On June 11th, 1976, whilst we were on holiday in Wales my dad died suddenly of a heart attack. He was 34.
I was 11 months old.
Whilst growing up, Father’s day was irrelevant to me. He was rarely spoken about and Father’s day was never acknowledged. It is only now, in my 40s, that I have really started to take a moment on this day to think of him and carve out my own special way to have a connection with him.
It can be so easy to hold onto the narrative that when a child is so young, they will not be affected by a parent’s death as they have no memory of him.
My body remembers.
My heart and my soul remember.
I created a story that I was glad my father had died. That I was better off without him. I was fiercely proud of how my mum had raised me single handily and did not believe I had missed out on anything. I had heard negative stories of his personality and had clung onto those so that I did not have to feel any of the pain of the loss and abandonment that may be lingering underneath.
Aged 23, I developed gallstones and went to see a Holistic Therapist who told me gallstones can often be the result of blocked emotions and asked me if anything traumatic happened to me when I was younger. Looking blankly, eventually I said that my father had died. She responded by saying, “And you took on your mother’s grief.” She asked me his name and as I said “Andrew,” tears started to fall. I was shocked as I had no awareness I felt anything for this stranger. That evening I went and called a helpline, began Counselling and slowly started my own journey with my grief.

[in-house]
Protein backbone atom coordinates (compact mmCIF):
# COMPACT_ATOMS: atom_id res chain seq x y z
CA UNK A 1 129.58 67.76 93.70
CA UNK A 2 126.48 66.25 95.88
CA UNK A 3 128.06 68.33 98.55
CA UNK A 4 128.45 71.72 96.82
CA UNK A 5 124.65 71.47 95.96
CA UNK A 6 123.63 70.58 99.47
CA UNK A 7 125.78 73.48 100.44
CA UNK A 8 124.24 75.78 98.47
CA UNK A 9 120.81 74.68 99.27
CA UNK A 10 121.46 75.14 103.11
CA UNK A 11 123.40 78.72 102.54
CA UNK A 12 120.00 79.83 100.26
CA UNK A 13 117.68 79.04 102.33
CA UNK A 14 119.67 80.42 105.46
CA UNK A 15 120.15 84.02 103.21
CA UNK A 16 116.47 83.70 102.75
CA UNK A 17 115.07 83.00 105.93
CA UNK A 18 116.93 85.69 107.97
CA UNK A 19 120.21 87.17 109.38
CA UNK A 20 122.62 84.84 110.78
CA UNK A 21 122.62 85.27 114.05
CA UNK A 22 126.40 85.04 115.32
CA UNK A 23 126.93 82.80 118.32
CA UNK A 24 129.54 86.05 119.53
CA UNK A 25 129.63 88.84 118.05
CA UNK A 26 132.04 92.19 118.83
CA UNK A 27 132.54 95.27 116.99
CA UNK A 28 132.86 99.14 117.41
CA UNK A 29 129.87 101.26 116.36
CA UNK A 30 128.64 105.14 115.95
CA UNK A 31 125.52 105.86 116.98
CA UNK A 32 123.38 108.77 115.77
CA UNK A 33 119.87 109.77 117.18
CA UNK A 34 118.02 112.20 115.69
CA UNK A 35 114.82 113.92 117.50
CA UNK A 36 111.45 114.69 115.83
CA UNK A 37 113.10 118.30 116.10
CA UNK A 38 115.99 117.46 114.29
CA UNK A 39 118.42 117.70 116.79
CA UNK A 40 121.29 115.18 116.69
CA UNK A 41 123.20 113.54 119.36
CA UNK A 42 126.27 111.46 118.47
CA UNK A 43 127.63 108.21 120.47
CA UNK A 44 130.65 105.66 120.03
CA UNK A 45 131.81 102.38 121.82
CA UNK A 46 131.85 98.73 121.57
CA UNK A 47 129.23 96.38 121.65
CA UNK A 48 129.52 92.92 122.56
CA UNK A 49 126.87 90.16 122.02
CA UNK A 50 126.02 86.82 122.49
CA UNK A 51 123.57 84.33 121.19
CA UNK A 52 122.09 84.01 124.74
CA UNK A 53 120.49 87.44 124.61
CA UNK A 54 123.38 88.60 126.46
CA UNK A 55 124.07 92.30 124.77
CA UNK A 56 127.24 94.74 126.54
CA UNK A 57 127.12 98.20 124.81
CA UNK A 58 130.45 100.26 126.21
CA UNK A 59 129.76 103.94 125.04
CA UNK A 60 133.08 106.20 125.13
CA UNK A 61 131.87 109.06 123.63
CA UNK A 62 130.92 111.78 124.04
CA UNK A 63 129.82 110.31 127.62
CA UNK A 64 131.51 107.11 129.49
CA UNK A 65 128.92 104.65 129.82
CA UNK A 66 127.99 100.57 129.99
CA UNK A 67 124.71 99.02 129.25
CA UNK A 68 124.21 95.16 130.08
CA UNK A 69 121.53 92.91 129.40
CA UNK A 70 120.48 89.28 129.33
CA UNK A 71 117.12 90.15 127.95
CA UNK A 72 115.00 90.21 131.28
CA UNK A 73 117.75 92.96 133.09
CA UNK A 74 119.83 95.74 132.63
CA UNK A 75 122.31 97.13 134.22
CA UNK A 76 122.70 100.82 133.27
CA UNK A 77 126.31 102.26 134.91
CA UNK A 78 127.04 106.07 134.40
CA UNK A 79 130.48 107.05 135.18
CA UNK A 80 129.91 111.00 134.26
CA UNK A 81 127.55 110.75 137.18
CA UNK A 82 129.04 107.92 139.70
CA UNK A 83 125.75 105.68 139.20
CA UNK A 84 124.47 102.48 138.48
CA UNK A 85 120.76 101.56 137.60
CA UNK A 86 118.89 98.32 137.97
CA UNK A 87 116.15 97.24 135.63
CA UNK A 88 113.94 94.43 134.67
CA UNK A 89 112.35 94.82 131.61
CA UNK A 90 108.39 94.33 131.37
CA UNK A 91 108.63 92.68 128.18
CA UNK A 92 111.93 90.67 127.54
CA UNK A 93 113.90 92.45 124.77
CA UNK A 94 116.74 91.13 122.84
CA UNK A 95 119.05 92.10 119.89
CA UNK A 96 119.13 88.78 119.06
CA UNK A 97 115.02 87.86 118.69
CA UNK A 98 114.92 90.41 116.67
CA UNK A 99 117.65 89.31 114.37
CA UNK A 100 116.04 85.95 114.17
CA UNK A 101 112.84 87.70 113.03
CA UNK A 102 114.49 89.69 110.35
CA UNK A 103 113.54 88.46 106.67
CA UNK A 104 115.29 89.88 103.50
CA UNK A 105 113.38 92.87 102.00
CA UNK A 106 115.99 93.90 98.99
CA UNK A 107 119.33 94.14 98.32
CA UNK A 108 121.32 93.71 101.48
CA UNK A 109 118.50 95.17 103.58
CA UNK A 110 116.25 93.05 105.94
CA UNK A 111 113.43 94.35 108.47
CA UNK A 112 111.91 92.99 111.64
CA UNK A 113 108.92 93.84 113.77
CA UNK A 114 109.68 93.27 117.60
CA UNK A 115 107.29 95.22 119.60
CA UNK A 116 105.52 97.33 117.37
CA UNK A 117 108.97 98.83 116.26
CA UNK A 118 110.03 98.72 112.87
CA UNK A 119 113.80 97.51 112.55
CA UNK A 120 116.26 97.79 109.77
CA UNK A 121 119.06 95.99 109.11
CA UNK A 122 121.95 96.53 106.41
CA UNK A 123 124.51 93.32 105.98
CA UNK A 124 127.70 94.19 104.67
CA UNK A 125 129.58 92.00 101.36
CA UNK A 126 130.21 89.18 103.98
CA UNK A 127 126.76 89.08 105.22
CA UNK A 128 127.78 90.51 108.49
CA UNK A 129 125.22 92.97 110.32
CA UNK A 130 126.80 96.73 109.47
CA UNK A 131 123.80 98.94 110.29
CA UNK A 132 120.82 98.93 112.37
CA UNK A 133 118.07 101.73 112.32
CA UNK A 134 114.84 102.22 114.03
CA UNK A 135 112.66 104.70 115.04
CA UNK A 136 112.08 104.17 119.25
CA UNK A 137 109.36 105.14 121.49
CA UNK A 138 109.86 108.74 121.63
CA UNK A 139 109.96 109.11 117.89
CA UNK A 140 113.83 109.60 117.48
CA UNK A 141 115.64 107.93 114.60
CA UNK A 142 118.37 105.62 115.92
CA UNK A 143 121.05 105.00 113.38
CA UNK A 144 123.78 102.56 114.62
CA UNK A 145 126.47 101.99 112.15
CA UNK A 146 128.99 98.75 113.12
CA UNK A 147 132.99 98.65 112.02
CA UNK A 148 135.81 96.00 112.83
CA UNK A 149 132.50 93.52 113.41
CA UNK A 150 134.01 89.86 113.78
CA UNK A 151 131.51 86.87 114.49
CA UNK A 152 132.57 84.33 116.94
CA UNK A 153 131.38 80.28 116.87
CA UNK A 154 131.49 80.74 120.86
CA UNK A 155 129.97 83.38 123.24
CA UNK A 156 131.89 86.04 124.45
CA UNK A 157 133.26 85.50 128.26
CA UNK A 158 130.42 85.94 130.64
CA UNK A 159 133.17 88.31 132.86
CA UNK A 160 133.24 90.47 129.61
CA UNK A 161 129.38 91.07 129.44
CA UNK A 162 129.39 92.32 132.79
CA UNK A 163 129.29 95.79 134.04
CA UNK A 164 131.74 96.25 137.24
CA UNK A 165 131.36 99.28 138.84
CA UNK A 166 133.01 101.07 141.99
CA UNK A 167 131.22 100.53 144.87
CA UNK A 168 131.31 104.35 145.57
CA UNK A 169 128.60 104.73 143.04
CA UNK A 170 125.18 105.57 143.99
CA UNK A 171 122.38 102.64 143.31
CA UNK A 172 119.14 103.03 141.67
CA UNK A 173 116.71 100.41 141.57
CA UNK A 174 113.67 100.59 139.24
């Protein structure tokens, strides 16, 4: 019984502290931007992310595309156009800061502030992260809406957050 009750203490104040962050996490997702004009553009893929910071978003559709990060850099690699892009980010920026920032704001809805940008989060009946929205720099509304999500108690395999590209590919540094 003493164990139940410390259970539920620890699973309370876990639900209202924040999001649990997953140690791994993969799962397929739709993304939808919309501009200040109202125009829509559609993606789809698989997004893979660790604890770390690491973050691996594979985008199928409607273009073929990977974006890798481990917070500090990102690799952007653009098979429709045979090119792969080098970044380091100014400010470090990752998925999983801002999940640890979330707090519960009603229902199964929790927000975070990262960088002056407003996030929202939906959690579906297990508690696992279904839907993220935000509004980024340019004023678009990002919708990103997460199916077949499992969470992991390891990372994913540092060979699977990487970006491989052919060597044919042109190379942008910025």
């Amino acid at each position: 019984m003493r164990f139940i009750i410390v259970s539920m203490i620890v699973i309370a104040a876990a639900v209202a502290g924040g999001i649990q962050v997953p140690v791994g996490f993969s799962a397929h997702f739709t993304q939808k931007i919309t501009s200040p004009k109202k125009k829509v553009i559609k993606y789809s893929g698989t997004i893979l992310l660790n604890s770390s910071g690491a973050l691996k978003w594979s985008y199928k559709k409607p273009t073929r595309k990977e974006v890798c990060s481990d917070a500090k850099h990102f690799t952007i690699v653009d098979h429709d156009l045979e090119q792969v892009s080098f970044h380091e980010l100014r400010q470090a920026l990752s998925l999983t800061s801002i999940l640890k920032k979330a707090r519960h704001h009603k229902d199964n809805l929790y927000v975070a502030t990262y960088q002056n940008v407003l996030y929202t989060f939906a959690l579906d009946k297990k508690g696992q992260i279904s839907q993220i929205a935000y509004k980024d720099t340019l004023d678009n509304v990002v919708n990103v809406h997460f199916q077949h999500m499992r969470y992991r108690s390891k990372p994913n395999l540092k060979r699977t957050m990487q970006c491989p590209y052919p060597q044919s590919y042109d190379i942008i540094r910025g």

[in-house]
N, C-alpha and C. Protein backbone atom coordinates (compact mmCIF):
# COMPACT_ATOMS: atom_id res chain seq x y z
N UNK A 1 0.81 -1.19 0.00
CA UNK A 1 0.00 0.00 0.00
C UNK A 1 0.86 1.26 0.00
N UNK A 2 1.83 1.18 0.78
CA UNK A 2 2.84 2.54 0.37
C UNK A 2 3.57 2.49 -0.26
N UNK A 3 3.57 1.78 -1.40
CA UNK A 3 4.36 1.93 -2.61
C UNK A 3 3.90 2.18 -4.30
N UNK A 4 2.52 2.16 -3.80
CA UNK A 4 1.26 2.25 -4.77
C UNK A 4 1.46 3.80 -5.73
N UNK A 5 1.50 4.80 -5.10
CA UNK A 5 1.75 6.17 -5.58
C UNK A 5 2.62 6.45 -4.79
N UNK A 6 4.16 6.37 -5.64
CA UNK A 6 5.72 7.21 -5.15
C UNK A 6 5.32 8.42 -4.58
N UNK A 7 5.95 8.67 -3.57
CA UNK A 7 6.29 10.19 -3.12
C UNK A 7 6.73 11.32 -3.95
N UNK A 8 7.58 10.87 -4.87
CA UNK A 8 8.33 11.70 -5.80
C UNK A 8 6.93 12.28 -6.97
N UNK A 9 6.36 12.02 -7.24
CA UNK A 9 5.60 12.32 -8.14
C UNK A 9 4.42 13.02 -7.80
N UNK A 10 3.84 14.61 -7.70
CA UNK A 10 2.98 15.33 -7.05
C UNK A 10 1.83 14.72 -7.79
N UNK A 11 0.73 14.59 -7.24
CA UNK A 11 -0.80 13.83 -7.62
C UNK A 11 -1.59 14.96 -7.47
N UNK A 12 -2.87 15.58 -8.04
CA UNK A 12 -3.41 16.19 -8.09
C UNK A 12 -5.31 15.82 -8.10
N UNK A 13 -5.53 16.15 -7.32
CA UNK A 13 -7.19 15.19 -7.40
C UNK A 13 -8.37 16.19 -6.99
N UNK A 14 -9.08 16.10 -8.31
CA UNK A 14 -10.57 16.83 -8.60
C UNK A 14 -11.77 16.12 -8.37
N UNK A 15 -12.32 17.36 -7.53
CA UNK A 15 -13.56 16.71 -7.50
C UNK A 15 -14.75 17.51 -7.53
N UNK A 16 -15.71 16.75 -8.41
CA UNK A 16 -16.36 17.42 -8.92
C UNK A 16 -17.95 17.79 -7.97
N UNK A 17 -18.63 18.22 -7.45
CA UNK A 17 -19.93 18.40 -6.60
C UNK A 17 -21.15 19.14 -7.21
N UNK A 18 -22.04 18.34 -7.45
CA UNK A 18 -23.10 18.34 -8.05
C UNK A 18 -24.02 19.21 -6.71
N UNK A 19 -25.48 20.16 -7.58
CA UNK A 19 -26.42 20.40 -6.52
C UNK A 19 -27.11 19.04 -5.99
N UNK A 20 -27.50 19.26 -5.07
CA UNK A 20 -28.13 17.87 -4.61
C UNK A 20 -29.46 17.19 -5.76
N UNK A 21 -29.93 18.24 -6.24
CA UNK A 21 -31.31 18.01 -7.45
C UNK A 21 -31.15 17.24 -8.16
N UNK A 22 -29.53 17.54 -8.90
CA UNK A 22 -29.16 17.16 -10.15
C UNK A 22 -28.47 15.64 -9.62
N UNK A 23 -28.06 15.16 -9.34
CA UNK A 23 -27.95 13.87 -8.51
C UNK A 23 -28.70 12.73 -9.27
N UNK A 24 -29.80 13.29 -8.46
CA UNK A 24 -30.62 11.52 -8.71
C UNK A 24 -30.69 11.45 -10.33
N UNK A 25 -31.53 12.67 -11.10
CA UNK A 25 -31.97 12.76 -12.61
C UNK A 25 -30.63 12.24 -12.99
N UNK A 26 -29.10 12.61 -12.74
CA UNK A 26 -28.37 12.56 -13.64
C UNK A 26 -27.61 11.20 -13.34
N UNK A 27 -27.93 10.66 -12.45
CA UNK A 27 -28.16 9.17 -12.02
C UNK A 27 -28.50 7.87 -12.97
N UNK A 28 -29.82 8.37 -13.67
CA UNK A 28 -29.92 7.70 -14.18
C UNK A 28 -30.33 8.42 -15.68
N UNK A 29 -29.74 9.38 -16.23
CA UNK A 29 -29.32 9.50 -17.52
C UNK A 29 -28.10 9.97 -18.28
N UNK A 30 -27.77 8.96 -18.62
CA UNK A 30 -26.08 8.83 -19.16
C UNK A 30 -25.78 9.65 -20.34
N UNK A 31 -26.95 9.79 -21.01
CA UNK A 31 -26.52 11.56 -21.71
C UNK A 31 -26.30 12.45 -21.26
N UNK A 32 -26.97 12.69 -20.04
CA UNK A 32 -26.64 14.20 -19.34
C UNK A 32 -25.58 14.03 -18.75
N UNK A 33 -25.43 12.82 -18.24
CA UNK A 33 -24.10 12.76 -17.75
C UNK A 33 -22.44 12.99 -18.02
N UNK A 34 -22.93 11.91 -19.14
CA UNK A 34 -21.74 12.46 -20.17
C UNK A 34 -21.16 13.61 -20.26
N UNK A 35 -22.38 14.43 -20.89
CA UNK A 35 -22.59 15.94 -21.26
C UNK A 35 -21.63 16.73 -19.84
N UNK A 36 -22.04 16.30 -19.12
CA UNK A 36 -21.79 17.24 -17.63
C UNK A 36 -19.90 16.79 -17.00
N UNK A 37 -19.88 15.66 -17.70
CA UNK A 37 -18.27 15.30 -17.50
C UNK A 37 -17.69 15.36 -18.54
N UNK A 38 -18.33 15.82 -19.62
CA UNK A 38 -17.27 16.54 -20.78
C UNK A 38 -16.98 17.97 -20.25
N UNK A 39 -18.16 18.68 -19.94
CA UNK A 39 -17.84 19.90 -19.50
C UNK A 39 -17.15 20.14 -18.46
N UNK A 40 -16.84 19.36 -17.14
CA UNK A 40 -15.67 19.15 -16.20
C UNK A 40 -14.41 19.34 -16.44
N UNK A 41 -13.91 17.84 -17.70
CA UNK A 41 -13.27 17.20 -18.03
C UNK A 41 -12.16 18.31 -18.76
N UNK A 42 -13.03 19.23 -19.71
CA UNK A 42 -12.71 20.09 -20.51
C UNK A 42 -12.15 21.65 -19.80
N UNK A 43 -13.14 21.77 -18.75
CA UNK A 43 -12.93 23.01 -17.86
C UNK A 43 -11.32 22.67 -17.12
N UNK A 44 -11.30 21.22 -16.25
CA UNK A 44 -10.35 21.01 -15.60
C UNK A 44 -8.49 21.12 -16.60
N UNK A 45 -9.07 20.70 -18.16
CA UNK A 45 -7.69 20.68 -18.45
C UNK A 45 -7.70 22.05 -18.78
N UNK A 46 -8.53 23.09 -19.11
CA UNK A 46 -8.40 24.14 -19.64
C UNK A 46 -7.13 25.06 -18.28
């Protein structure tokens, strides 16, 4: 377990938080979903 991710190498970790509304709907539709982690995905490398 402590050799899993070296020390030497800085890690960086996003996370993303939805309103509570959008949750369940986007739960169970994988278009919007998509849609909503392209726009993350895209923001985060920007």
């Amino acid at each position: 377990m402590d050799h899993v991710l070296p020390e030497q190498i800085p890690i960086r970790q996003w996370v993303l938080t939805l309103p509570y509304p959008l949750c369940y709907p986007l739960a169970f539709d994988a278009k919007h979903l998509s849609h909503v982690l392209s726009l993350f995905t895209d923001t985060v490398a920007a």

Throughout my life I often sought male validation in an attempt to fill the void that was left by my father. I have also grown up with an existential outlook having come face to face with death at such a young age. An important part of my own healing was getting to know him. I created my own photo album, read obituary letters written about him and slowly started to build a connection. I needed to bring him to life and get to know him in order to grieve him. A few years ago, I took my own children to watch a pantomime put on by the amateur dramatic company that he was a huge part of shortly before he died. I continue to find ways to keep my connection alive with this man I unfortunately only knew for 11 months of my life. That void inside is no longer empty.
Working as a Therapist, I see daily how important it is for children to know they are loved by their parents. They need to know they are loved and that they are important. Unfortunately, the majority of adult clients I work with lack this belief because they did not receive this message clearly enough from their parents.
So, on this day, I applaud all those fathers out there who show up for their children and I want you to know how incredibly important you are. Children are very good at believing your absence may be their fault. So, as you receive your Father’s day messages, make sure your own children, whether they are 5 or 50, know that you love them and that they matter.
If anyone is seeking any grief counselling then please get in touch at Counsellingamelia@gmail.com.
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